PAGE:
amount of compensation that would be distributed directly to the
class was unknown. The Third Circuit concluded that there was no
error in the notice provided to the class about the cy pres
recipient selection process, the cause was remanded to Judge
Brody.

Following the Third Circuit's ruling, the parties restructured the
settlement to address the Third Circuit's concerns and maximize
the direct benefit to Settlement Class Members. On May 14, 2014,
Judge Brody issued an order preliminarily approving the Post
Appeal Settlement Agreement.

Class counsel have filed petitions for final approval of the Post-
Appeal Settlement Agreement, for attorneys' fees, expenses, and
special incentive awards for class representatives and for final
approval of the plan of allocation.

Judge Brody granted plaintiffs' motion for final approval of class
action settlement and certification of settlement subclasses.  The
Court also granted in part and denied in part plaintiffs' motion
for award of attorneys' fees, expenses, and incentive awards for
named plaintiffs. A copy of Judge Brody's memorandum dated January
21, 2015, is available at http://is.gd/vRlPYcfrom Leagle.com.


TRANS-CONTINENTAL CREDIT: Sued in New Jersey for Violating FDCPA
----------------------------------------------------------------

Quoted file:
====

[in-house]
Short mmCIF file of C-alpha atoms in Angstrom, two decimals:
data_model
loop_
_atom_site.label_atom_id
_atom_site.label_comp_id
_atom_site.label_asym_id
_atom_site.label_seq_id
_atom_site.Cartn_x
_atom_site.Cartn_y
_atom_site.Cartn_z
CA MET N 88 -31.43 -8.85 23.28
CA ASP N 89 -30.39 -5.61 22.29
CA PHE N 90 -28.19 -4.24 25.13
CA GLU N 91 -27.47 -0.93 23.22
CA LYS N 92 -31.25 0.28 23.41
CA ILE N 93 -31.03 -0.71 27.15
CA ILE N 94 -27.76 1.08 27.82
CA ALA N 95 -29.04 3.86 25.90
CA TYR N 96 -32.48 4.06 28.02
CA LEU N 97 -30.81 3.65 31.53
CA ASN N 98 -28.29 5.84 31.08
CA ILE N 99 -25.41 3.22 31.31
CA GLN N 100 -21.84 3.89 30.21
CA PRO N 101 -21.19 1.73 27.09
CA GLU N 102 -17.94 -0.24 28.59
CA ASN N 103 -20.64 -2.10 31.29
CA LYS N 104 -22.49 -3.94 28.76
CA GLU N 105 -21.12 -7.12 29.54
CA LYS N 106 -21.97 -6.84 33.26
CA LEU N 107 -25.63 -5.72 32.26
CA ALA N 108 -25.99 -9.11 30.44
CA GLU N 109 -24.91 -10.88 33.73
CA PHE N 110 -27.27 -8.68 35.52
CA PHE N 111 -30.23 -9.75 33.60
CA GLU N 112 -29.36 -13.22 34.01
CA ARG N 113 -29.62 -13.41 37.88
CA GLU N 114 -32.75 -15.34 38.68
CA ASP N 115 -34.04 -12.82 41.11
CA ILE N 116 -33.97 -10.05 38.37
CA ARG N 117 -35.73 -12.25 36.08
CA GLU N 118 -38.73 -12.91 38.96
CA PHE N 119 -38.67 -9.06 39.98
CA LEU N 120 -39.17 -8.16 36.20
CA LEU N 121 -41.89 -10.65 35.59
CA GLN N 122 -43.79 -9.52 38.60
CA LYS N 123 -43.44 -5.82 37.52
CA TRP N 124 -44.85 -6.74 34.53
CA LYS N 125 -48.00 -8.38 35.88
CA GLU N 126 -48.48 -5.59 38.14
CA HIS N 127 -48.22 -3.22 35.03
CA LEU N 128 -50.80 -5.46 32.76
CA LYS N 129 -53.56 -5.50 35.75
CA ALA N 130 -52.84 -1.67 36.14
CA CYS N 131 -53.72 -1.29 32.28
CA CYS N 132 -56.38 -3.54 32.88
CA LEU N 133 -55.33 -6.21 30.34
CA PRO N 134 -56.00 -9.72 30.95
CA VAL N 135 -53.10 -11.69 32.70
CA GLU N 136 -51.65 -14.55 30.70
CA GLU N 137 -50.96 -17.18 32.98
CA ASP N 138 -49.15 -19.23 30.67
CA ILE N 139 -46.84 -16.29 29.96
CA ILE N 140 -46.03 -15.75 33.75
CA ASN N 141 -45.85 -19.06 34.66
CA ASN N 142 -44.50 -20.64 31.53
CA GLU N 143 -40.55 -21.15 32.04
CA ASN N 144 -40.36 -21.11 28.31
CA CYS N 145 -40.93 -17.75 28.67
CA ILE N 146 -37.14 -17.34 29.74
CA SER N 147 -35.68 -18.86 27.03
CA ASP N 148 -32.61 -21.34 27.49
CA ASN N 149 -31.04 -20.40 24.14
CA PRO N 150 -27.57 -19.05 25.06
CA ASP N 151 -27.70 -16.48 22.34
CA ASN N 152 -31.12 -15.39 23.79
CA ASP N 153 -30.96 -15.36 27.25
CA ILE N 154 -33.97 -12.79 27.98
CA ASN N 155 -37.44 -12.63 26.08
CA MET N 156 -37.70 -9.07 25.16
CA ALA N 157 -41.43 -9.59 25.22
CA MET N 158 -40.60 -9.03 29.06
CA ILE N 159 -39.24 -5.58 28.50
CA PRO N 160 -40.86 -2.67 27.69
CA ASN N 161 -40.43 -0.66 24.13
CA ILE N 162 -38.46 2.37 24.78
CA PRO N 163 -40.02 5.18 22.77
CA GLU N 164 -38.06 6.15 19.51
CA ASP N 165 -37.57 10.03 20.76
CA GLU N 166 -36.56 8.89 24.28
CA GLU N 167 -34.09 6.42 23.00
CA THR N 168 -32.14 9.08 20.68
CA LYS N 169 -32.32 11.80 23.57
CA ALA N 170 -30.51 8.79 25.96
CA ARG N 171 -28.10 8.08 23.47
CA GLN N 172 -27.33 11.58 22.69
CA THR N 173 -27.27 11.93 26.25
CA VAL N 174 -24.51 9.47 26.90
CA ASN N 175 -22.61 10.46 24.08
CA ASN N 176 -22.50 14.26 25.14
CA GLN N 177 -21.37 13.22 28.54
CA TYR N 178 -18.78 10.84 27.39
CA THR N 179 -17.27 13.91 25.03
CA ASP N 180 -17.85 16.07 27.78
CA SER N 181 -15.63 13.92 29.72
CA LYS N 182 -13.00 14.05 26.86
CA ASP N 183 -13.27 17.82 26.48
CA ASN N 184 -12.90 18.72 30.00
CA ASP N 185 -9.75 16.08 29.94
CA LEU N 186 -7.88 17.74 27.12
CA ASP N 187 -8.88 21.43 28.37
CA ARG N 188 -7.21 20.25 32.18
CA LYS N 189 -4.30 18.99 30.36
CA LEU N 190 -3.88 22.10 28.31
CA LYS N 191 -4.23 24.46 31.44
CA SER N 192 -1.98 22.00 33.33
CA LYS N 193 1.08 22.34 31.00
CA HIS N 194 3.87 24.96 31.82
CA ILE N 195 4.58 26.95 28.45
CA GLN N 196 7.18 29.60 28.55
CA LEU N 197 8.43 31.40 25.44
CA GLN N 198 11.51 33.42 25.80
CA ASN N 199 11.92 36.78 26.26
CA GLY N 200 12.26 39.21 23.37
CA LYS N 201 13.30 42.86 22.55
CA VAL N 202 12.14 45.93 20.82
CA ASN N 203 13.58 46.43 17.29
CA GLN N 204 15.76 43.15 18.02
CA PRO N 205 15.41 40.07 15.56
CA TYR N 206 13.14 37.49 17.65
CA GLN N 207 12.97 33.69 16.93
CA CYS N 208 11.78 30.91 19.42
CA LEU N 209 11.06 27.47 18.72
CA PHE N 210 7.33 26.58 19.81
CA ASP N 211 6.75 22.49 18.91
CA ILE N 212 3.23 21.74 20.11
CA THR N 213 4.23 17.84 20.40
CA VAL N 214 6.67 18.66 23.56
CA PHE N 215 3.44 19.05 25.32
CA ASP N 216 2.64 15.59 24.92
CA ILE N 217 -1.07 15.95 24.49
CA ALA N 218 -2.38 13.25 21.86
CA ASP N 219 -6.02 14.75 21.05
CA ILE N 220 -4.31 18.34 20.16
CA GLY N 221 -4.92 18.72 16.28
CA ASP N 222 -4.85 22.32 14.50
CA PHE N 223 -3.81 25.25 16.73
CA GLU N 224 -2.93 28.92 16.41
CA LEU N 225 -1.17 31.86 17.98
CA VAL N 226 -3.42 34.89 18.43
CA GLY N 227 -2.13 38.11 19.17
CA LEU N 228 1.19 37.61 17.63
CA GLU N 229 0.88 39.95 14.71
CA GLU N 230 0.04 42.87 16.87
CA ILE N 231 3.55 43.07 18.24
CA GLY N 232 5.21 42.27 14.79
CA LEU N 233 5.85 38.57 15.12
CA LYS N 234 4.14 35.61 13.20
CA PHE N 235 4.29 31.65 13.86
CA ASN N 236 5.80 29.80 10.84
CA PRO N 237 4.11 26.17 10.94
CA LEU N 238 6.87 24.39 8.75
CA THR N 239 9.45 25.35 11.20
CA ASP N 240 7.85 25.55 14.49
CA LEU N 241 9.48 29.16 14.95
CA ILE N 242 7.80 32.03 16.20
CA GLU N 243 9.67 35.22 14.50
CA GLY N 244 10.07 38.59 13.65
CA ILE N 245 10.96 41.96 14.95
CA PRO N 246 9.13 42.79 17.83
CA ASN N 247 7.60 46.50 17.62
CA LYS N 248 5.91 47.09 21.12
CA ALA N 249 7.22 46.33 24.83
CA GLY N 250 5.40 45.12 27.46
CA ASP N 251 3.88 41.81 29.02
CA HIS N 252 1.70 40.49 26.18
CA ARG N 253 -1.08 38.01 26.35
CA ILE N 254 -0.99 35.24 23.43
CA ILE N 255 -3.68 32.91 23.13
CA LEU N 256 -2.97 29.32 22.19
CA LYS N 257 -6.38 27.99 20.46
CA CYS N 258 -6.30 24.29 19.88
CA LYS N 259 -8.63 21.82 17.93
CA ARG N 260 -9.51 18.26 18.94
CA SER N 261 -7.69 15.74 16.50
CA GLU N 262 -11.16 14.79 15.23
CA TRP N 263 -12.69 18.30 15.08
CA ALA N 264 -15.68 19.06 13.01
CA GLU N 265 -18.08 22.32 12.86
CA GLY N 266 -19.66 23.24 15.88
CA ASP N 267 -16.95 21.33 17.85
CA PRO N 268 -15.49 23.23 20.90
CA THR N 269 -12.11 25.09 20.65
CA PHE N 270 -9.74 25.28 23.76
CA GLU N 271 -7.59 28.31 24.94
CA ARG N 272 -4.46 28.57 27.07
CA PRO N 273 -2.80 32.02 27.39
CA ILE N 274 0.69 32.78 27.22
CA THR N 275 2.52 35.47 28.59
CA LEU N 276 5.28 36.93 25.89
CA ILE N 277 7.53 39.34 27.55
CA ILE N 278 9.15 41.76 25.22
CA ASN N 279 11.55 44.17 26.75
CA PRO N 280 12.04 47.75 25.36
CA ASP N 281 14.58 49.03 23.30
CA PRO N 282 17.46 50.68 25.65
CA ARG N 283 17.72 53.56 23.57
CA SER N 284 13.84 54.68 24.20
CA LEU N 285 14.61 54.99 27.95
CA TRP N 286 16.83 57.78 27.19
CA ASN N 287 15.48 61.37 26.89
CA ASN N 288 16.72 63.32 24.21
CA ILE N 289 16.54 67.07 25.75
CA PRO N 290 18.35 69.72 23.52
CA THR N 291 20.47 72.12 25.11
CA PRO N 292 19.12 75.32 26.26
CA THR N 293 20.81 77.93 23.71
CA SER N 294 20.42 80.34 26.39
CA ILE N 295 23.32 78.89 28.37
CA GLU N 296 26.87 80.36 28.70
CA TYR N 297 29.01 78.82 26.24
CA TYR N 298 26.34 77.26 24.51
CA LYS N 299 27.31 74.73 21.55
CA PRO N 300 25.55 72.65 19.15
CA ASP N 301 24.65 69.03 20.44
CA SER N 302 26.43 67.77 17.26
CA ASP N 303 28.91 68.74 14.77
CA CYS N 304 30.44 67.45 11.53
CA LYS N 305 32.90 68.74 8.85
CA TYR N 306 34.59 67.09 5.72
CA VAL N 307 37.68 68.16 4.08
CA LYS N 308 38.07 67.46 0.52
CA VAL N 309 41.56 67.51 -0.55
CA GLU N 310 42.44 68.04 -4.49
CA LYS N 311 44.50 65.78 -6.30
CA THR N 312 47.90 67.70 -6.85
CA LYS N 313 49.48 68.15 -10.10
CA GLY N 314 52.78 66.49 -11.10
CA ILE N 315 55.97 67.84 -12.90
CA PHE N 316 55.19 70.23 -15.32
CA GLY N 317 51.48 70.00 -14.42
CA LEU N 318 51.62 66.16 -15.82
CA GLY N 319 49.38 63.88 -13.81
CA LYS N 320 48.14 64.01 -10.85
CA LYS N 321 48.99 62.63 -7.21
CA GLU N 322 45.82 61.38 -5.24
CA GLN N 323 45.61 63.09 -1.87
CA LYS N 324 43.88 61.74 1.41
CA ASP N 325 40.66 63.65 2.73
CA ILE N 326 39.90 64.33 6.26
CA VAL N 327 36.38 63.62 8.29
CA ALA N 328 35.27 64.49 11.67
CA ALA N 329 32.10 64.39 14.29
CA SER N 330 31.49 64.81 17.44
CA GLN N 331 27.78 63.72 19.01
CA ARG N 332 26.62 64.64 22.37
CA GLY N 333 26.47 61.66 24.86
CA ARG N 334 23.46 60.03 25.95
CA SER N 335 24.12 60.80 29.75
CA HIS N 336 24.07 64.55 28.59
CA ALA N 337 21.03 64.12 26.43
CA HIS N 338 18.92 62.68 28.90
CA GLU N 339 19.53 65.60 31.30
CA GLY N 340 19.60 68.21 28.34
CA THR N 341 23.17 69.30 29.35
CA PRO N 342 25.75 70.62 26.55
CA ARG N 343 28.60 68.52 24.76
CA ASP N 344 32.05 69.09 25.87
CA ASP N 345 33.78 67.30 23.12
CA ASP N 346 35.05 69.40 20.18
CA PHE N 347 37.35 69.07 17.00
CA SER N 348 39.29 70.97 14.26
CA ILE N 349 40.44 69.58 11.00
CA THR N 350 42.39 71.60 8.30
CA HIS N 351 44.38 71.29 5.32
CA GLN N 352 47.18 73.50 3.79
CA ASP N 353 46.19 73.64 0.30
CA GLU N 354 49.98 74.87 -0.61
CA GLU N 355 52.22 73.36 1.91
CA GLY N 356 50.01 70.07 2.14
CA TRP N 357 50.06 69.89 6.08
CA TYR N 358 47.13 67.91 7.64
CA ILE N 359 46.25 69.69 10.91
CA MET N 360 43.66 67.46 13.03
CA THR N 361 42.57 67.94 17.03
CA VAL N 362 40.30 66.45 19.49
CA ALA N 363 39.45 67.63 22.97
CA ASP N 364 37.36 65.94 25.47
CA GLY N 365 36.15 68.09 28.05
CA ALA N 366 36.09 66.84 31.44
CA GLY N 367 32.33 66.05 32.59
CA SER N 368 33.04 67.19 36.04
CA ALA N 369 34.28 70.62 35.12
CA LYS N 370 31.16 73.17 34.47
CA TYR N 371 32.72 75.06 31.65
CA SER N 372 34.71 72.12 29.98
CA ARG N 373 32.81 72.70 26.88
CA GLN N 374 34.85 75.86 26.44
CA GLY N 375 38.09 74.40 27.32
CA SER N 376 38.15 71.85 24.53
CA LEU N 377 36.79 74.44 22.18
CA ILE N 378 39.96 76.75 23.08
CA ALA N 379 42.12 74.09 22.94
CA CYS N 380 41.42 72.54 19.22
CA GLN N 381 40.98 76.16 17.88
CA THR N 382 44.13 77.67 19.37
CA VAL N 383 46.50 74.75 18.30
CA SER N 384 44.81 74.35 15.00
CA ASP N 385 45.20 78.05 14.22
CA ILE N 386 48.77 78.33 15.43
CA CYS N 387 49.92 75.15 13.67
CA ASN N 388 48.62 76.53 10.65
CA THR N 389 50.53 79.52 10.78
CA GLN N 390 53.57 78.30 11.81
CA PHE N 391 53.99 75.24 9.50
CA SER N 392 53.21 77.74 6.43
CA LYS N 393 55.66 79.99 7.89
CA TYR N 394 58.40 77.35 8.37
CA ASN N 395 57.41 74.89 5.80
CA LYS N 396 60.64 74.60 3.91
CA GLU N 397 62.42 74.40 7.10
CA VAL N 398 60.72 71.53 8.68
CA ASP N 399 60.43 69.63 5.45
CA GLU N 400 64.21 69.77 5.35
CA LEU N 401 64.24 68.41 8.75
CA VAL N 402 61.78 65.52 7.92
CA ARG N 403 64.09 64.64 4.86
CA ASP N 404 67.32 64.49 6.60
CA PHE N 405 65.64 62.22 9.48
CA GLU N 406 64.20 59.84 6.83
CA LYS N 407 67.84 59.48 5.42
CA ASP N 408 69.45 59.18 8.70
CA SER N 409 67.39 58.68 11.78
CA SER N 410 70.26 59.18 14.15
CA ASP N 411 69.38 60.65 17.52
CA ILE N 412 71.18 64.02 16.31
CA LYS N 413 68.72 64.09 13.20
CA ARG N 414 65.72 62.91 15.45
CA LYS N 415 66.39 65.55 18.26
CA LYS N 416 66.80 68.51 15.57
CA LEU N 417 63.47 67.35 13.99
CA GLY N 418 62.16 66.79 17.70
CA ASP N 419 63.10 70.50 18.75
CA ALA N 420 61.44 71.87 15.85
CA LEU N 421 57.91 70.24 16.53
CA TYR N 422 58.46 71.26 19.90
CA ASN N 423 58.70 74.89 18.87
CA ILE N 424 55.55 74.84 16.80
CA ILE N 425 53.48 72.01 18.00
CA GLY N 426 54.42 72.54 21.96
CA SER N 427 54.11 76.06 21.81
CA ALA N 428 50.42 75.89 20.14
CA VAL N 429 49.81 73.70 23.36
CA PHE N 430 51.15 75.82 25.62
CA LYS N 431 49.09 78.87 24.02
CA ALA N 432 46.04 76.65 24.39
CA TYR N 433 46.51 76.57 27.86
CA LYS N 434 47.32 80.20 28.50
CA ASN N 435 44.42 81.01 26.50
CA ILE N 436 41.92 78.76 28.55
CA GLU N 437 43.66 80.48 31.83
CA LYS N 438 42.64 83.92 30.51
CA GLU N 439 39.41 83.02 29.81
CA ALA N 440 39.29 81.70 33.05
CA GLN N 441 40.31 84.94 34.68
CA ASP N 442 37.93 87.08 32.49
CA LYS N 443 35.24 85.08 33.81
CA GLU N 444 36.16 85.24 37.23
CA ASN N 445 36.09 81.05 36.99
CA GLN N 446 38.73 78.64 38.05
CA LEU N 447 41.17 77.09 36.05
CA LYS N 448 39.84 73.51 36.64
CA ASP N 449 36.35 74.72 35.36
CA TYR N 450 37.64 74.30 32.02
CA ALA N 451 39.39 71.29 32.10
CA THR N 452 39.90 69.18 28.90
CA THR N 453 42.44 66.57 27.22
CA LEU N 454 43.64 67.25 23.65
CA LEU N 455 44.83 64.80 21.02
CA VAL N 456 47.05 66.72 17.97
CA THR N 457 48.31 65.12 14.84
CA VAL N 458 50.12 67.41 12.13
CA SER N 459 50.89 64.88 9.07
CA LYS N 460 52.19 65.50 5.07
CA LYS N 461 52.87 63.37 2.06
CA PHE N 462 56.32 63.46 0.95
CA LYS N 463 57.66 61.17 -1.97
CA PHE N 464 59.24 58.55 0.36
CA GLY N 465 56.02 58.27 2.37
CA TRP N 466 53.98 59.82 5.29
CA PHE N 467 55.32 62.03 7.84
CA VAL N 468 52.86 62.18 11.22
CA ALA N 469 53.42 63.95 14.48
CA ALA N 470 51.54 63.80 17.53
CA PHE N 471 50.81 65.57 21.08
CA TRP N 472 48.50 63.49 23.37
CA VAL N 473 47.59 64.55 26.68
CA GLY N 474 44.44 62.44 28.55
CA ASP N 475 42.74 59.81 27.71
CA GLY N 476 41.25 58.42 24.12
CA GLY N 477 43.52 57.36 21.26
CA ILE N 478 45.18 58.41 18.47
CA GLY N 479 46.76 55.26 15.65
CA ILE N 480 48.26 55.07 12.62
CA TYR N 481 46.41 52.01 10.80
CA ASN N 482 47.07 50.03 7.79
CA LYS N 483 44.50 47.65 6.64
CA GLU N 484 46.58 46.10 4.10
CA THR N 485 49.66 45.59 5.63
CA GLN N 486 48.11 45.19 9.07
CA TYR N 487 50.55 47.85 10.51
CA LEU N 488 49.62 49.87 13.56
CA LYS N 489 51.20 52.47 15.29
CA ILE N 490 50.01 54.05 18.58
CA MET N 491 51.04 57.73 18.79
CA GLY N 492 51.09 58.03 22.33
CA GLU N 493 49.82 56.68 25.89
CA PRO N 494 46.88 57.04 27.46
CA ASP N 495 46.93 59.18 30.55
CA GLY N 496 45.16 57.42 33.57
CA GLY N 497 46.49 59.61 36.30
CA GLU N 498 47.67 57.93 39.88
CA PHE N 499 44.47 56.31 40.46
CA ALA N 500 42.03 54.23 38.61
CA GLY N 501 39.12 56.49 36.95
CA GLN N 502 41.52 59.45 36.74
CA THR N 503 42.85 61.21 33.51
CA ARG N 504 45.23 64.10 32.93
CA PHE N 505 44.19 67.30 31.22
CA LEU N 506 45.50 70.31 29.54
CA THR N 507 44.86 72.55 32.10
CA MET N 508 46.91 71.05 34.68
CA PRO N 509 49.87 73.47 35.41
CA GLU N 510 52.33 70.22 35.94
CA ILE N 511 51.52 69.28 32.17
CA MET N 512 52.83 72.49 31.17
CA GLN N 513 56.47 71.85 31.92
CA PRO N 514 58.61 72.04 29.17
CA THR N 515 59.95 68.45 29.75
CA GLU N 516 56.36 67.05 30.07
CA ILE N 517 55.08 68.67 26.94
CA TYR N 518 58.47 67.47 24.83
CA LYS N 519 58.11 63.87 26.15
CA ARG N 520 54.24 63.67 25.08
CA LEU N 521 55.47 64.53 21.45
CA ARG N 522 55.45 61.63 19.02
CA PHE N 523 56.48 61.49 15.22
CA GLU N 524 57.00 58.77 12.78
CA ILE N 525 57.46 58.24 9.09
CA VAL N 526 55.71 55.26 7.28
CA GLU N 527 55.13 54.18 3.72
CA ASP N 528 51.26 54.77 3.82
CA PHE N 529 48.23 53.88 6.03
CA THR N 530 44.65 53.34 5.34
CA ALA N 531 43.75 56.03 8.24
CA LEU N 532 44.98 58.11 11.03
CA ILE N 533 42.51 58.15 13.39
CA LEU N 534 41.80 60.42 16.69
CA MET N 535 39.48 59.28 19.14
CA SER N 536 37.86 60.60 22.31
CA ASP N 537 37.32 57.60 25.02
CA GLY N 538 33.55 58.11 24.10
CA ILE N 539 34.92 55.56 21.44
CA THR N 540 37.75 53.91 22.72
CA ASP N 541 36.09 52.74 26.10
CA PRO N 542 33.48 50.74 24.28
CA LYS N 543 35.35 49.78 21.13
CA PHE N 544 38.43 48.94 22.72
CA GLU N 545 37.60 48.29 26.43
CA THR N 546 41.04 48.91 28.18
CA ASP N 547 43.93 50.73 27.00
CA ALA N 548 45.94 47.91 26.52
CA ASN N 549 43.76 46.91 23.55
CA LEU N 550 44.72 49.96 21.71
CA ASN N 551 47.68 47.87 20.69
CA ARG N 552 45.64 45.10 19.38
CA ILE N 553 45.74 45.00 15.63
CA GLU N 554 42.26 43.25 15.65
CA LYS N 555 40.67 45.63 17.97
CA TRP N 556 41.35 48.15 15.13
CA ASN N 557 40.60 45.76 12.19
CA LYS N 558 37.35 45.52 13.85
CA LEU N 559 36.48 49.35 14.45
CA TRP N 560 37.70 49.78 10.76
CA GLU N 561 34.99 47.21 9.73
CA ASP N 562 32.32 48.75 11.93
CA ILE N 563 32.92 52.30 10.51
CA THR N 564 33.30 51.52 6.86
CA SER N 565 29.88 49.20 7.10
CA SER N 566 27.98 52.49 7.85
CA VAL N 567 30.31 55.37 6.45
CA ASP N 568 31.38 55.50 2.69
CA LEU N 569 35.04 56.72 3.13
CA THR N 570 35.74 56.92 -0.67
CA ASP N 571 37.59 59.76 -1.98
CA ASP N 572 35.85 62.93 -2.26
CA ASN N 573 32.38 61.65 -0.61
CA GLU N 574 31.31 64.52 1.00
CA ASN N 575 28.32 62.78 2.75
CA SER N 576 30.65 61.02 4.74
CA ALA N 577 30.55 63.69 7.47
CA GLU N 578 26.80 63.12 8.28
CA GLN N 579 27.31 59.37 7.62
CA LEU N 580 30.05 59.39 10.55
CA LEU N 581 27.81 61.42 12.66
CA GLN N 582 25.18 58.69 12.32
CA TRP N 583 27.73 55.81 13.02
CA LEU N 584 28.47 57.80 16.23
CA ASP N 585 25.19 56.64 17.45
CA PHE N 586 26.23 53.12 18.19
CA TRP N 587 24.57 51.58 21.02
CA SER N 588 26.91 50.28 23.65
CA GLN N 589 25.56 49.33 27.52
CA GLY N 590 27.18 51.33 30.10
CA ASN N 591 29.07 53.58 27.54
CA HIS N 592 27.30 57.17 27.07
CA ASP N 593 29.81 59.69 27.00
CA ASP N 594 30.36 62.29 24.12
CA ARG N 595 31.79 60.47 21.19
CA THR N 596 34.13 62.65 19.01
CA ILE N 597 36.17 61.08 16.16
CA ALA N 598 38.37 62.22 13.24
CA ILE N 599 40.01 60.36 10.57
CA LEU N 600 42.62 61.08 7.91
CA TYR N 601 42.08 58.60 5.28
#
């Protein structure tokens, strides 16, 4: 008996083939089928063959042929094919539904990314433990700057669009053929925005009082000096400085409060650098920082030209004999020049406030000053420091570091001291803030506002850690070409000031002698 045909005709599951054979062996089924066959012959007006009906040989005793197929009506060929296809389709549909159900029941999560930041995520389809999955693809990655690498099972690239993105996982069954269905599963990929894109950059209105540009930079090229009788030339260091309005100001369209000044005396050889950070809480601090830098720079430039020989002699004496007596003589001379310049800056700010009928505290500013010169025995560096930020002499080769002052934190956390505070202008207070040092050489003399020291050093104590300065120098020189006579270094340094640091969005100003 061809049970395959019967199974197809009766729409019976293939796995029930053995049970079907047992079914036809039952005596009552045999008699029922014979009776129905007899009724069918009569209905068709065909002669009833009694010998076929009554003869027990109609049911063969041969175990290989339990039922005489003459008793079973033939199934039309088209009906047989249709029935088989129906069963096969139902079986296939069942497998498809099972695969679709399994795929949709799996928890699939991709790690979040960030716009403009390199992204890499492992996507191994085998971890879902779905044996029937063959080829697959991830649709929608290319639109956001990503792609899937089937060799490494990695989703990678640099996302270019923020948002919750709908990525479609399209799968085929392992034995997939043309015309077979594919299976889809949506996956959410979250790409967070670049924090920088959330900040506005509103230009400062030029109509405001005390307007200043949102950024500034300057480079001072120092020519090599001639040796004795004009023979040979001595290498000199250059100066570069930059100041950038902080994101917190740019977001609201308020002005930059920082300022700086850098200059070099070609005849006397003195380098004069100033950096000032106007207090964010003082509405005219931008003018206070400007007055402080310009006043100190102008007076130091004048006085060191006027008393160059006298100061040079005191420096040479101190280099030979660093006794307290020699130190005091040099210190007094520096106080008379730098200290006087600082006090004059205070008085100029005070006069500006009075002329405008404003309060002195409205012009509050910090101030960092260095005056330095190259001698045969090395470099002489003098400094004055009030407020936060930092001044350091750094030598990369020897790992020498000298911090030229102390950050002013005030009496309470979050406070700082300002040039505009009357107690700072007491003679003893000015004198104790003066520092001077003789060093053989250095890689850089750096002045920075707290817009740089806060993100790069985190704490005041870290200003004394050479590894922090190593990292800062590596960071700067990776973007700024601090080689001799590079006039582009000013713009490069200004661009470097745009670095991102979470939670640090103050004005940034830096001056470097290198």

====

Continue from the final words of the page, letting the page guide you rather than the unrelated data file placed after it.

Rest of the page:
Wayne Morello, on behalf of herself and all other similarly
situated v. Trans-Continental Credit & Collection Corp. and John
Does 1-25, Case No. 3:15-cv-01458-PGS-LHG (D.N.J., February 26,
2015) is brought over alleged violations of the Fair Debt
Collection Practices Act.

The Plaintiff is represented by:

          Joseph K. Jones, Esq.
          LAW OFFICES OF JOSEPH K. JONES, LLC
          375 Passaic Avenue, Suite 100
          Fairfield, NJ 07004
          Telephone: (973) 227-5900
          E-mail: jkj@legaljones.com


TREMCO INC: Ohio Appellate Court Flips Judgment in "Wholf" Suit
---------------------------------------------------------------
Judge Eileen T. Gallagher of the Court of Appeals of Ohio, Eighth
District, Cuyahoga County, reversed the trial court's judgment in
the case of WILLIAM WHOLF, PLAINTIFF-APPELLANT, v. TREMCO
INCORPORATED, ET AL., DEFENDANTS-APPELEES, NO. 100771 (Ohio App.)

Tremco manufactures and sells roofing installation and
weatherproofing services for buildings such as schools, hospitals,
and manufacturing facilities. As part of its warranty program,
Tremco provides on-site roofing inspections and preventative
maintenance services, which are supported through an Online
Information System (OLI).

William Wholf and his wife Melissa Wholf worked for Tremco
Incorporated, the former being Tremco's primary online information
system's trainer under the title OLI Sales/Customer Support
Manager and the latter being a part time data entry encoder.
Plaintiff reports to Edward Nowak, the Inspection and Maintenance
Service Manager.

Sometime after Nowak joined Tremco, some female employees
complained that Nowak made sexually suggestive comments to them
and stared inappropriately at their breasts. One of the alleged